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Queen’s life of service honoured in Anglican service

The Governor, Vice Admiral Sir David Steel, watched by the Dean of Gibraltar, Reverend Canon Ian Tarrant, addresses the congregation during a remembrance service for Queen Elizabeth II in the Cathedral of the Holy Trinity on Thursday. Photos by Johnny Bugeja

Queen Elizabeth II’s life, sense of duty and service were honoured on Thursday during an Anglican Service of Remembrance in the Holy Trinity Cathedral.

The well-attended service saw churchgoers pay their respects to the Queen, a week after her death and just days before her state funeral.

For 70 years as reigning monarch, she was the head of the Church of England.

The Governor of Gibraltar, Vice Admiral Sir David Steel, Chief Minister Fabian Picardo, his wife Justine, and Deputy Chief Minister Dr Joseph Garcia, Leader of the Opposition Keith Azopardi, Leader of Together Gibraltar Marlene Hassan Nahon, Speaker of the House Melvin Farrell, and Mayor of Gibraltar Christian Santos, were amongst the local dignitaries who attended the service alongside senior representatives of other churches in the Christian faith.

The Dean of Gibraltar, Reverend Canon Ian Tarrant, spoke of the monarchy in religious texts, adding a king governs under the authority of God and how leadership is service.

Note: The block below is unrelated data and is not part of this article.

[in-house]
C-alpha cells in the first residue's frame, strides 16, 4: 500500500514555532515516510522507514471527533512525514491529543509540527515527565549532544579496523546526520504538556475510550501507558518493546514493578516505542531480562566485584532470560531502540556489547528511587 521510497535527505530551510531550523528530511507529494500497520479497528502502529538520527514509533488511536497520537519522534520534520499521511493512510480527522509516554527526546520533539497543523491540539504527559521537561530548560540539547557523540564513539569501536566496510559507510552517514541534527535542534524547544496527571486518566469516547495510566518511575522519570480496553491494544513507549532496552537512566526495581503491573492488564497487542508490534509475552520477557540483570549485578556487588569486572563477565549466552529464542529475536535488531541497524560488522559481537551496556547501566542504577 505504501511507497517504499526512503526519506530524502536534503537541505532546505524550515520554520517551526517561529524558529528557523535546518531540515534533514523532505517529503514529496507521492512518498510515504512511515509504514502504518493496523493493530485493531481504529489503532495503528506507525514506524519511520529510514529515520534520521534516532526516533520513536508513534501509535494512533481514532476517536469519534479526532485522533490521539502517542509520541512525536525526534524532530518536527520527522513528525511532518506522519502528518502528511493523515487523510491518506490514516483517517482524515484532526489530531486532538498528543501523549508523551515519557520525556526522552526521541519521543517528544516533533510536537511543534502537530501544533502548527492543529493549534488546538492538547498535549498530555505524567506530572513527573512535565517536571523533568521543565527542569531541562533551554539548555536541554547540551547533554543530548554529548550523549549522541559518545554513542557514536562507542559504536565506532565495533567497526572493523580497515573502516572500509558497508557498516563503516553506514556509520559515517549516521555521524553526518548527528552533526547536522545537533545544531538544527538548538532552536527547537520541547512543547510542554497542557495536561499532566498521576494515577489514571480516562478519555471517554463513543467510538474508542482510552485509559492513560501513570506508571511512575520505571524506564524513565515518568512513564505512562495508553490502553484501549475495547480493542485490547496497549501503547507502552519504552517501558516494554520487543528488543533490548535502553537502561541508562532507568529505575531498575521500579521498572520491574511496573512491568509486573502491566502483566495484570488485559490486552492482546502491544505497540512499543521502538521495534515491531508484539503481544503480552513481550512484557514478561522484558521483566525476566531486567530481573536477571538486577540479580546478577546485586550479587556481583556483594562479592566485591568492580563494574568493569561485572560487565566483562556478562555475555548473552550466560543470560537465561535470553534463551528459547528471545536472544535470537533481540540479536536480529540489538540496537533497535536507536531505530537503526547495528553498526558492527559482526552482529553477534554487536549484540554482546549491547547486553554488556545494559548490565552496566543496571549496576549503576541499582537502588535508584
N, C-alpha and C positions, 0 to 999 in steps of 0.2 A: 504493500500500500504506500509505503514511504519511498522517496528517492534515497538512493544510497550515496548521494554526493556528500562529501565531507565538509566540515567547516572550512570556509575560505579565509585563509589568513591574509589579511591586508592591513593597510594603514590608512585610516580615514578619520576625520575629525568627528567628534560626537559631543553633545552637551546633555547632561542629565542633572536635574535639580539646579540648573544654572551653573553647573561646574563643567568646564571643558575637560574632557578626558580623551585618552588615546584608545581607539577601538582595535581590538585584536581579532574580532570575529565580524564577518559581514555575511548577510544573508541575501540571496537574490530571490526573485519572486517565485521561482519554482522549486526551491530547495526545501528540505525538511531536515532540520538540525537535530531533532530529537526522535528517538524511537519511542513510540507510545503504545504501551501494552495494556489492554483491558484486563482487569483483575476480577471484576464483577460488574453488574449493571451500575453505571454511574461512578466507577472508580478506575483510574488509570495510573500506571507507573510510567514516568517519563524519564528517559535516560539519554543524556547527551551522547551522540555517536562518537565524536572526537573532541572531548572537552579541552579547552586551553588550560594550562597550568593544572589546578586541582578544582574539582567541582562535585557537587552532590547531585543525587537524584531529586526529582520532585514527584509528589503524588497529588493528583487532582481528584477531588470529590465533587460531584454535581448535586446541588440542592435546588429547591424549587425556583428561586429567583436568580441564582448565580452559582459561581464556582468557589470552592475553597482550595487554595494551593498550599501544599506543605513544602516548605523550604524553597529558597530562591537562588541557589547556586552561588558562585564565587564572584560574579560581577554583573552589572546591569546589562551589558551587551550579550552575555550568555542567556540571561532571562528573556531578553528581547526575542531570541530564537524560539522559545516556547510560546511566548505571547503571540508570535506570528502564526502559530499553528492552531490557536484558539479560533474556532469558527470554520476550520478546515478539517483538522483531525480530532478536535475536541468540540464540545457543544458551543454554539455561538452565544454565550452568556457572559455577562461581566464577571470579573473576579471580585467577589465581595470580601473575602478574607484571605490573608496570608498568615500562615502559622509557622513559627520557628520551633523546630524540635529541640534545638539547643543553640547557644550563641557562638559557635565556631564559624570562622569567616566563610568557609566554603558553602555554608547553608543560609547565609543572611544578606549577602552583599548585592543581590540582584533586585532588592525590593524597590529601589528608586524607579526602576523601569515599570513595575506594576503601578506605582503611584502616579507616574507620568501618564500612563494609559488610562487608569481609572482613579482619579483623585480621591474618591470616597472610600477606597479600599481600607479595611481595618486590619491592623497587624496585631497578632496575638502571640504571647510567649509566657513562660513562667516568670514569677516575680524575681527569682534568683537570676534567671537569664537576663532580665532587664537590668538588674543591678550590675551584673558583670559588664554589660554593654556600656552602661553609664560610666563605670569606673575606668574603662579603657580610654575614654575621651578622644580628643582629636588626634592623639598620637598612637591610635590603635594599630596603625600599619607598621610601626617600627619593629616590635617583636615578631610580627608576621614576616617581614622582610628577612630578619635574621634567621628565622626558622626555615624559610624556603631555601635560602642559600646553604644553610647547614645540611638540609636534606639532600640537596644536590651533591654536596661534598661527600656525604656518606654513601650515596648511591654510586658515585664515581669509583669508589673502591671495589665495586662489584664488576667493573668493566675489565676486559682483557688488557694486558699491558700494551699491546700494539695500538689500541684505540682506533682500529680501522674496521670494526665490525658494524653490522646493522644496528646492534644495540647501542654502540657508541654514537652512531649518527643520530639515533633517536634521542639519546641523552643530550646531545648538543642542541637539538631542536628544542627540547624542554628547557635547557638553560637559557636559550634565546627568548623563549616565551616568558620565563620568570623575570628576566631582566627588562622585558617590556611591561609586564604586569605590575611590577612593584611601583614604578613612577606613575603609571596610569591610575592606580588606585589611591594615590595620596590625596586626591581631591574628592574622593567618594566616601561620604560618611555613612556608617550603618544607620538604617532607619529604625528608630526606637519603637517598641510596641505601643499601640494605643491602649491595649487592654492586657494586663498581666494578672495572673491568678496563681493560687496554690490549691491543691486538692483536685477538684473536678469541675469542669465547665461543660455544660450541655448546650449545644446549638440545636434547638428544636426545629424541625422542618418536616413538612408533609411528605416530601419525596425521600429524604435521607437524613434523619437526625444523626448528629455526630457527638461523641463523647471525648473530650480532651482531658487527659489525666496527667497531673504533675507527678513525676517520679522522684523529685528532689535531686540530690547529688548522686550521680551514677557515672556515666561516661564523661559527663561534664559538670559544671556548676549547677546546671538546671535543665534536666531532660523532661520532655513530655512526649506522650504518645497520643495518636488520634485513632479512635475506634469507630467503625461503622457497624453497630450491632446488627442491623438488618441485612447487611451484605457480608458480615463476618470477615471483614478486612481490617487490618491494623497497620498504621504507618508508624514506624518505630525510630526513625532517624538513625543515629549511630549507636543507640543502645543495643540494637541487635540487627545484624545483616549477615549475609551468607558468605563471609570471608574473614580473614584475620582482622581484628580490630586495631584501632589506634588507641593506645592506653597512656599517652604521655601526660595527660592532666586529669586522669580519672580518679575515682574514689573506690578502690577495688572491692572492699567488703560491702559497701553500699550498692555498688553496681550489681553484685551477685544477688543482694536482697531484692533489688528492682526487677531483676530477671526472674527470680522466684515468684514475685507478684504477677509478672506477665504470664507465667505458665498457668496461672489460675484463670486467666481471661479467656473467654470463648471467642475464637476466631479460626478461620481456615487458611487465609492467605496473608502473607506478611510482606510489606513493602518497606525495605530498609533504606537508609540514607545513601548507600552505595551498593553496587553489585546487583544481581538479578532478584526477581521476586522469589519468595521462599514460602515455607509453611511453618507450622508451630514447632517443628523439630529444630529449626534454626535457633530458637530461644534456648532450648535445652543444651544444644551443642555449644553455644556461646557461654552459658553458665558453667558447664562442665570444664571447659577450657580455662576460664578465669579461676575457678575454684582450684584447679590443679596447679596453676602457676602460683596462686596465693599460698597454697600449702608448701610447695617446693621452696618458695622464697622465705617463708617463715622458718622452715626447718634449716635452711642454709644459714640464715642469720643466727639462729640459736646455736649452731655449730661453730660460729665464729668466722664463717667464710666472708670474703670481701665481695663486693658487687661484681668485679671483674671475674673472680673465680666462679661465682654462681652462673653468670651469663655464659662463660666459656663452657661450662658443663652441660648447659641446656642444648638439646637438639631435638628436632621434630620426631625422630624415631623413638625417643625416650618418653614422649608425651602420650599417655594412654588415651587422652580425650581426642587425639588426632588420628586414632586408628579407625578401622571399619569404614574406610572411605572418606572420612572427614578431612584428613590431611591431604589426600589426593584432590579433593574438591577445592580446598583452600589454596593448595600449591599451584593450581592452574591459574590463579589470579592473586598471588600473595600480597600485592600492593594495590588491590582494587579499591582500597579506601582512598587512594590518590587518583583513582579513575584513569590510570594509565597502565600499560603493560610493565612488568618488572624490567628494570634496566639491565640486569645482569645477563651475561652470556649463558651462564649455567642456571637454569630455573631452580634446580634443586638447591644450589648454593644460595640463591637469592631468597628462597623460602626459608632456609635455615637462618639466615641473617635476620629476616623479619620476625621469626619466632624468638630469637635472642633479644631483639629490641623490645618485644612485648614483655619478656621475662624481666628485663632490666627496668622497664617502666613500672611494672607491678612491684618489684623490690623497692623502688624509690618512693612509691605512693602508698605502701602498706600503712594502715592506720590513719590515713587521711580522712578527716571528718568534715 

At 21 years old, the Queen had said in a speech that her “whole life, whether it be long or short, shall be devoted to your service”. An audio recording of her words were played during the service.

Rev Tarrant described how the young Queen dedicated herself to service and carried her vow with “unsurpassed devotion” for so many years.

“Her life was very long but she fulfilled that vow in every possible way, right up to the time that she was called to be with the God she worshipped constantly throughout her life,” Sir David said, addressing the congregation.

“So much has been said about Queen Elizabeth over recent days that it would be impertinent of me to try to embellish the words of others with insignificant personal anecdotes.”

“Her life has meant so much to so many people in so many ways, and she has given us so many gifts - perhaps one of the most important being her example, and how we might possibly live our own lives, trying our best to emulate hers.”

He described her as “dignified but relaxed...regal but never out of touch” and, above all, “human”.

She was “serious but not too serious”, and known for her warm words.

He recalled lighter moments in the Queen’s life too, such as her acting alongside James Bond actor Daniel Craig for the London Olympics in 2012, or her Platinum Jubilee video with Paddington Bear.

“She only had the chance to visit Gibraltar once, in 1954,” Sir David said.

“But when Gibraltar came to Her home in Windsor Castle in March of this year, in the form of Her Royal Gibraltar Regiment, She made sure that She was at home to receive Gibraltar, and to look out of a window to watch Her youngest son, The Earl of Wessex present Her colours to Her Regiment and Her Gibraltar.”

“In the last year of her long life, She could have granted Gibraltar no greater honour.”

“The last few days have been incredibly sad and difficult for us all but how fortunate we have been to live during the reign of Queen Elizabeth II.”